Social Responsibility: Are Companies Faking It?
In the past five years a wave of corporate scandals has flooded the American business landscape. From WorldCom to Enron, and from Merck to Martha, corporate ethical failures have been called out and condemned.
A recent poll by the nonprofit American Society for Quality (ASQ) shows a strong corporate response to these scandals. Of the 100 business leaders surveyed--primarily from Fortune 500 companies--a large number (96 percent) stated that social responsibility policy is important to the future of the United States. However, the poll also showed that those opinions did not necessarily match the leaders' actions: 40 percent reported that they still have no plans to implement a formal social responsibility policy.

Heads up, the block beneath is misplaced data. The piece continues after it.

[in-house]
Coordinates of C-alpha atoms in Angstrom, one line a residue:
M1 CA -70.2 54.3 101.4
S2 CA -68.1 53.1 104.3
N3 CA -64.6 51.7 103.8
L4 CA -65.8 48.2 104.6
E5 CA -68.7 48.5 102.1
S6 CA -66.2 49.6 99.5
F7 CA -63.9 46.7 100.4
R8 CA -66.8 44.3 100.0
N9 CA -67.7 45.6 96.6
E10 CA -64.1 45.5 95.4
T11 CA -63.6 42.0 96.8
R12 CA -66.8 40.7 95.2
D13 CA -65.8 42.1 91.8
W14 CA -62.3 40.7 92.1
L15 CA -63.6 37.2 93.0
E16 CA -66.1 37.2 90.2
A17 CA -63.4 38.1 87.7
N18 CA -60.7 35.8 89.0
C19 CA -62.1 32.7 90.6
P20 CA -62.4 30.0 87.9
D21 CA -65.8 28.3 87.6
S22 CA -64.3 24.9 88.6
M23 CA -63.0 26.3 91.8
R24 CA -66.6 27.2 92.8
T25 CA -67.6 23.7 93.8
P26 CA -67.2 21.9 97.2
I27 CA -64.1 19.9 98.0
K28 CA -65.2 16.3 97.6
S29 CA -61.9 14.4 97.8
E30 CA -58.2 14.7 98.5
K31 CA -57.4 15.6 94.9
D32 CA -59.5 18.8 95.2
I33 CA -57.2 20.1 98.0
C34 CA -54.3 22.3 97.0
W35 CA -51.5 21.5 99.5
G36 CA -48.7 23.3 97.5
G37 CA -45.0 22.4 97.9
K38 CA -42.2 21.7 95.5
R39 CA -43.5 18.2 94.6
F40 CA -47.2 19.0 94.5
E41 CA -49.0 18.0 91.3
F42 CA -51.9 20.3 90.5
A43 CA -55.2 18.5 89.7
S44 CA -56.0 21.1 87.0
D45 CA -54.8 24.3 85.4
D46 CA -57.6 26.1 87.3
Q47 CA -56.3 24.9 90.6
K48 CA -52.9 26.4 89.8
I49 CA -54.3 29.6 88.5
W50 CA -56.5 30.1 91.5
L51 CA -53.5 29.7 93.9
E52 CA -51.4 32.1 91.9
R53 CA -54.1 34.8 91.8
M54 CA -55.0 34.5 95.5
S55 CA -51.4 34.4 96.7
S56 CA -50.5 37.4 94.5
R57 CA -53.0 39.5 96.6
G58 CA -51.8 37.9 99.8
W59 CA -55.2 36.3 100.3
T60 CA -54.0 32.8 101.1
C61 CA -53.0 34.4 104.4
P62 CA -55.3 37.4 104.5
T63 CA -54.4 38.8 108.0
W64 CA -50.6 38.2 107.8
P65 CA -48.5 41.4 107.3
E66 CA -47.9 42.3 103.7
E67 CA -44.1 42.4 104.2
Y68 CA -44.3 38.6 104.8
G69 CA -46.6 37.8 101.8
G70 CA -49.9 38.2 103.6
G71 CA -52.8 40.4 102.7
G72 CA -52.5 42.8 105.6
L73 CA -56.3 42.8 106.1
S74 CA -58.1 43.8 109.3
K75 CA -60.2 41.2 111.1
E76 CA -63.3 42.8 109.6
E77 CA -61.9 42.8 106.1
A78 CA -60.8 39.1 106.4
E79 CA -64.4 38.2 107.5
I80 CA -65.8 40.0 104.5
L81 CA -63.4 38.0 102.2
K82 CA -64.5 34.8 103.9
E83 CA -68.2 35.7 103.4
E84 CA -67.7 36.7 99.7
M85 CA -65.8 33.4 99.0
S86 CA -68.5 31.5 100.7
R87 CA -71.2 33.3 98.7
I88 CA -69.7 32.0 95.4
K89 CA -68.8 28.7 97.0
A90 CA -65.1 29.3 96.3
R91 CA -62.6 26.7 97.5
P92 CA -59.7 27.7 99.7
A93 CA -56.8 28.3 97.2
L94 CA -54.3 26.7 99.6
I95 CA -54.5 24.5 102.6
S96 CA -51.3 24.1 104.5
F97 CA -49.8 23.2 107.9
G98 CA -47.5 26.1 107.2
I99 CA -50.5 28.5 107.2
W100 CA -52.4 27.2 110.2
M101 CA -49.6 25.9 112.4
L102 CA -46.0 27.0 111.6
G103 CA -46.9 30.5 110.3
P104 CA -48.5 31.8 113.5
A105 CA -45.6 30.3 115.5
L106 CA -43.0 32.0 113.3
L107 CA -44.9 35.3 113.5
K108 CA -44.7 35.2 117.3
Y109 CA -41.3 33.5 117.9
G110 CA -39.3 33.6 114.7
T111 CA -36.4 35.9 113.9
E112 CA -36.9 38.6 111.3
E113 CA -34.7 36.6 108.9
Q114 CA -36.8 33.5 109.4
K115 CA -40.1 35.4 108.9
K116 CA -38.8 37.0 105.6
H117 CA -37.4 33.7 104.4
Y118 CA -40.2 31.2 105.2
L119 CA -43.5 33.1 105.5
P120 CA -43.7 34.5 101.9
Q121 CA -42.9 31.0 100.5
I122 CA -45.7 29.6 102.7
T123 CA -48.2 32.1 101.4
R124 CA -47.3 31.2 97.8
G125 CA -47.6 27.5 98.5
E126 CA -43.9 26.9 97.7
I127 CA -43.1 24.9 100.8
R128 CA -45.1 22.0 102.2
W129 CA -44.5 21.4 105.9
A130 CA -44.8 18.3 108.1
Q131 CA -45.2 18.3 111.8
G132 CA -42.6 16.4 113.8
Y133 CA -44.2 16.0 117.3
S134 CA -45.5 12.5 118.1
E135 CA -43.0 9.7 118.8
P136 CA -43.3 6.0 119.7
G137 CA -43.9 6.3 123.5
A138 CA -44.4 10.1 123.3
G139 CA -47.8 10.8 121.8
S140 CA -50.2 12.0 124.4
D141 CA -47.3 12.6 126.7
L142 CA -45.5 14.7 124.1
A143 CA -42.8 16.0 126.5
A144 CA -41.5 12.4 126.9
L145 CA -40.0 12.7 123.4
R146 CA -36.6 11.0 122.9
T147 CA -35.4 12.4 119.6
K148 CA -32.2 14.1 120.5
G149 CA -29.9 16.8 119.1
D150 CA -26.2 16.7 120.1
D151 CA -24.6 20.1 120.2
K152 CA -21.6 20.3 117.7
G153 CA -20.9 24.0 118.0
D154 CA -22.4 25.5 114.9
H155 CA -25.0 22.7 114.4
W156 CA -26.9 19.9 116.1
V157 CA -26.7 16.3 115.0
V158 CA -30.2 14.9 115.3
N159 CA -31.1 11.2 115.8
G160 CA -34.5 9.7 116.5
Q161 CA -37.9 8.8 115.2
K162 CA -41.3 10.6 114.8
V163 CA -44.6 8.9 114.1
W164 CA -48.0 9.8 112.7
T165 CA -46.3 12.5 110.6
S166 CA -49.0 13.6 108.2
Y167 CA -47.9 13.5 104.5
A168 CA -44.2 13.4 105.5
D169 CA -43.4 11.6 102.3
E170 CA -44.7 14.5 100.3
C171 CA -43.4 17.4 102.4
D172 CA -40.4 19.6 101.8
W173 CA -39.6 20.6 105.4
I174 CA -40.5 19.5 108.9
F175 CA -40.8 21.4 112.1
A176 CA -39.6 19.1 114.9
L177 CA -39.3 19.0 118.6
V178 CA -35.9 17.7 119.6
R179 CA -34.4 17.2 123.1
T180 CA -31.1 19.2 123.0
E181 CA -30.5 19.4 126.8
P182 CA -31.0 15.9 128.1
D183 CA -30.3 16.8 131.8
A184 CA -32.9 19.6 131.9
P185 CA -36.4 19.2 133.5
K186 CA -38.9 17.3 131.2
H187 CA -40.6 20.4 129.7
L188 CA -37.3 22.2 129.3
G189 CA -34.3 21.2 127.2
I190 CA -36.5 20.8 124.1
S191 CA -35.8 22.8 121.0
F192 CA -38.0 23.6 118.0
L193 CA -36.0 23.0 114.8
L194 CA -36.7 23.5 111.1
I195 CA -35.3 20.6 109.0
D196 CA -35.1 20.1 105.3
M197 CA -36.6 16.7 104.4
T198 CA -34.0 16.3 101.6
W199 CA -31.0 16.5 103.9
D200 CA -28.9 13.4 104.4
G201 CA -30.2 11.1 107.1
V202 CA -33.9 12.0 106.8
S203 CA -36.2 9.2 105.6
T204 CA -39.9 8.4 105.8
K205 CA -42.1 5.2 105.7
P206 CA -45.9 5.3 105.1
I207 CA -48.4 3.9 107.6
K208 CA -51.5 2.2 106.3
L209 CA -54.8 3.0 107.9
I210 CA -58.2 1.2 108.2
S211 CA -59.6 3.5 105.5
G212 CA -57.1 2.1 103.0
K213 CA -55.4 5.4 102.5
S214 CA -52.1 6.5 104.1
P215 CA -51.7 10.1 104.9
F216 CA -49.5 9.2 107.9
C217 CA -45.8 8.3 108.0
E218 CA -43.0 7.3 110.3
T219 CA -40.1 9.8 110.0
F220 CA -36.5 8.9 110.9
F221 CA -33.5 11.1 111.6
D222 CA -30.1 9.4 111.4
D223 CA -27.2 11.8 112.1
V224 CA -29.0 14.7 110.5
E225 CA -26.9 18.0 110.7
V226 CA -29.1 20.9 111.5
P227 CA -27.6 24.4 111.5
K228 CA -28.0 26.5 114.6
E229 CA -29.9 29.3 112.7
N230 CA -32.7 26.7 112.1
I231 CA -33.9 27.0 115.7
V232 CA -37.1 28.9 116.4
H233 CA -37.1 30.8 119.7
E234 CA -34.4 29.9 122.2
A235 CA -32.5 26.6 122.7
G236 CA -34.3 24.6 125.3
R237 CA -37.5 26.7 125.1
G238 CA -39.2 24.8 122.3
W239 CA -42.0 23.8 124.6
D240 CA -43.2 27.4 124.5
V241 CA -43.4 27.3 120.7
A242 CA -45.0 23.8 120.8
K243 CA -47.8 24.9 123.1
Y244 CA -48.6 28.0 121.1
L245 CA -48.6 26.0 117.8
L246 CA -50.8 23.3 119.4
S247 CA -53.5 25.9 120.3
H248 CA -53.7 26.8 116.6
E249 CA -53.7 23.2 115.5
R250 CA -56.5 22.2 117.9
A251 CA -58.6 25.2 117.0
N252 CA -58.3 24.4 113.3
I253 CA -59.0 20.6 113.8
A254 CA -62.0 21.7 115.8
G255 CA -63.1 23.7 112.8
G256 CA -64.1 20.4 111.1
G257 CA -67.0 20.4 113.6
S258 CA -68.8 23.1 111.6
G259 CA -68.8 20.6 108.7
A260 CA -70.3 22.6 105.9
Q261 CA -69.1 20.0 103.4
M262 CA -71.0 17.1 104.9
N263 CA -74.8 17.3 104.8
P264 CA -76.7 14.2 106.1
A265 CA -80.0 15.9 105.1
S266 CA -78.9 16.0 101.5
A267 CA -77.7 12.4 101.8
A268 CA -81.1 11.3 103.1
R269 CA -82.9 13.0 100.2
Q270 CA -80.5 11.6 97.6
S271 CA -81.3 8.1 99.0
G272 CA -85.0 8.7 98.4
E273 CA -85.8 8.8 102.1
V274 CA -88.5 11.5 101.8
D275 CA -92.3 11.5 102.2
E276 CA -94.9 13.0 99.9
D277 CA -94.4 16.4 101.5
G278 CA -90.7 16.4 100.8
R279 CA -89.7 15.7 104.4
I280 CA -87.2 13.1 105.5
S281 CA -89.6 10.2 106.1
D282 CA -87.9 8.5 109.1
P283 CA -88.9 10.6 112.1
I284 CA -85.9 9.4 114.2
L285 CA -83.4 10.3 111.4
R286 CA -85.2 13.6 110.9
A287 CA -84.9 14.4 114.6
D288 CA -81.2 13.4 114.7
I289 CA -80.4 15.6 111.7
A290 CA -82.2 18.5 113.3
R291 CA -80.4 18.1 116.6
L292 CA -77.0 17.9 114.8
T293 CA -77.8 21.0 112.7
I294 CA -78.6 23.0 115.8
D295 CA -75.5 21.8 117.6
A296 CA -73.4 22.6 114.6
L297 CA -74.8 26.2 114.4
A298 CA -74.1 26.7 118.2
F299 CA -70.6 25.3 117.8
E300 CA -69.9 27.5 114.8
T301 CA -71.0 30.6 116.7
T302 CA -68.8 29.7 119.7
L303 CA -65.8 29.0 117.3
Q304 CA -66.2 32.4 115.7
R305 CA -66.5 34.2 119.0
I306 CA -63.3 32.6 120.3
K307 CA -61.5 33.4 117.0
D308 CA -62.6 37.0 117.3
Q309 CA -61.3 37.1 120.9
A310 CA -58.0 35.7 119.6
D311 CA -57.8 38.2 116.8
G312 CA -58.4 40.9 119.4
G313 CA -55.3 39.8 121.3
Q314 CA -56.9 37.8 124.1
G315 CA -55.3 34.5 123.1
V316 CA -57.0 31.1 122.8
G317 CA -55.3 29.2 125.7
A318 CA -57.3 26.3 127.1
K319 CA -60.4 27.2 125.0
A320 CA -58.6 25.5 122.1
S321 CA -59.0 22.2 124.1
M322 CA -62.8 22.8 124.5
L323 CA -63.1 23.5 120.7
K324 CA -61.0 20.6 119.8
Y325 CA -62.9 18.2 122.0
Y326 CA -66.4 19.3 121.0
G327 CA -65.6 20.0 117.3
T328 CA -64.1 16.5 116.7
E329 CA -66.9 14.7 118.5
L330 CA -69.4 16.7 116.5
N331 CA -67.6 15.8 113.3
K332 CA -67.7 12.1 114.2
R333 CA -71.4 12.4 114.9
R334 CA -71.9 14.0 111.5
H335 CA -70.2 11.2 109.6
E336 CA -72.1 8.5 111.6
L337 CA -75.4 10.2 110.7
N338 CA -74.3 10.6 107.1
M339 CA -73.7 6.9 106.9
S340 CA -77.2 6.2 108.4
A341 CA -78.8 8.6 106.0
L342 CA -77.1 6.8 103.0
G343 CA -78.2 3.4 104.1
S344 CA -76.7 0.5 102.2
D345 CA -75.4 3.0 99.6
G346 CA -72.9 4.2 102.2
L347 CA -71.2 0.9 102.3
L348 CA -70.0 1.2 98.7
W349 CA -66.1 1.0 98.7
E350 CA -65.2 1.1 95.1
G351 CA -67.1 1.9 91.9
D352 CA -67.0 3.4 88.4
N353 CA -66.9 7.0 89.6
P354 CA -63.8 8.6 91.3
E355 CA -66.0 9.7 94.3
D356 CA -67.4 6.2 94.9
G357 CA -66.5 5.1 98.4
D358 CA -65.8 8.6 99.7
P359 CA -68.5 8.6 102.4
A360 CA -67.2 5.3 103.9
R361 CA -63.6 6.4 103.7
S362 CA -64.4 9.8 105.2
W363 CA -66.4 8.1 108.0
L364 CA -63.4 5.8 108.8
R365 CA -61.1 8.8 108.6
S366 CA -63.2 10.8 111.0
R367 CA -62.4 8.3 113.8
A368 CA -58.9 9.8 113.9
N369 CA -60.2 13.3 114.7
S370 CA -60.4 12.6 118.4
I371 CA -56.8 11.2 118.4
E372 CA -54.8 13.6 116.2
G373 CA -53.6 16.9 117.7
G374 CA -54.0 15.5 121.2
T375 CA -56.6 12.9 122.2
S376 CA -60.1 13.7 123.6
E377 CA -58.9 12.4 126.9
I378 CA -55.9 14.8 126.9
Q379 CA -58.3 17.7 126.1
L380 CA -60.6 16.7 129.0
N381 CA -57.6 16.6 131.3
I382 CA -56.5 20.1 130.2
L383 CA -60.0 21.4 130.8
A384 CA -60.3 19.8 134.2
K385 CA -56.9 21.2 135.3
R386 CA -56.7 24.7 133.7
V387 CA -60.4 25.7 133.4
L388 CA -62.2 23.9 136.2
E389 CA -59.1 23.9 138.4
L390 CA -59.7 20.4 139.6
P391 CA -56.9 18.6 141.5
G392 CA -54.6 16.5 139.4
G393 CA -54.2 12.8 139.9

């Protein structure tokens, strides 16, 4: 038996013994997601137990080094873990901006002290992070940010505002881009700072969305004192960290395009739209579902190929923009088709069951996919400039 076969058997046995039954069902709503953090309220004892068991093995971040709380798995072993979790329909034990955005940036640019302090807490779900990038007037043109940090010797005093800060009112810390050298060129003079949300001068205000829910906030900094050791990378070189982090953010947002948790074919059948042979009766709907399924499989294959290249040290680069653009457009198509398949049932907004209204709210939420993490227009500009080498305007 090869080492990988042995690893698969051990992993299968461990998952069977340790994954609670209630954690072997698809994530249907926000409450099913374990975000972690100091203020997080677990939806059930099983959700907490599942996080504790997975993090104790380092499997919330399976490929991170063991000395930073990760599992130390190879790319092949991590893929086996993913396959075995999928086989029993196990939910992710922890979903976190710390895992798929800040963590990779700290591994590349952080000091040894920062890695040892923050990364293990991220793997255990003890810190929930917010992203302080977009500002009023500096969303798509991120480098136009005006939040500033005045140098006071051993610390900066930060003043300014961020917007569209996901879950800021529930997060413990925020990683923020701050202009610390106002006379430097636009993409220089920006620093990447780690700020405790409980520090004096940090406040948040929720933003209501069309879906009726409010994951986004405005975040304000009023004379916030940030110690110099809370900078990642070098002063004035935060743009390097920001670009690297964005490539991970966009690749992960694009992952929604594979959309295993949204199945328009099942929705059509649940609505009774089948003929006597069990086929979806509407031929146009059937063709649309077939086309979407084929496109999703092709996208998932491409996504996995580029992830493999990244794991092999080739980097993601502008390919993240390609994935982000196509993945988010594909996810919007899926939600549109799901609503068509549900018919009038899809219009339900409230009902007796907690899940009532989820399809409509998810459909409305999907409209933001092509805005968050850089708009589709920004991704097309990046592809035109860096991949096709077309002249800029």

Leslie Ament, director of customer intelligence research at the Aberdeen Group, explains this discrepancy: "I see increased resources applied toward communication of social responsibility issues, which is different from applying these resources to taking actions that are socially responsible."
Of the 60 percent of respondents who indicated they had already implemented a social responsibility policy, 70 percent did so in 2001 or later, in the wake of the Enron scandal. This indicates a view of social responsibility as a public relations effort, rather than as true change. "The lesson most people have taken away from [Enron] is 'don't get caught,'" Ament says.
The ASQ conducted the study in a step toward the development of the U.S. Technical Advisory Group (TAG) on Social Responsibility. TAG's mission will be to develop a corporate responsibility standard, to be published in 2008. According to Paul Borawski, executive director of ASQ, "There could not be a more timely opportunity for organizations to join together and make their voices heard about the issue of social responsibility."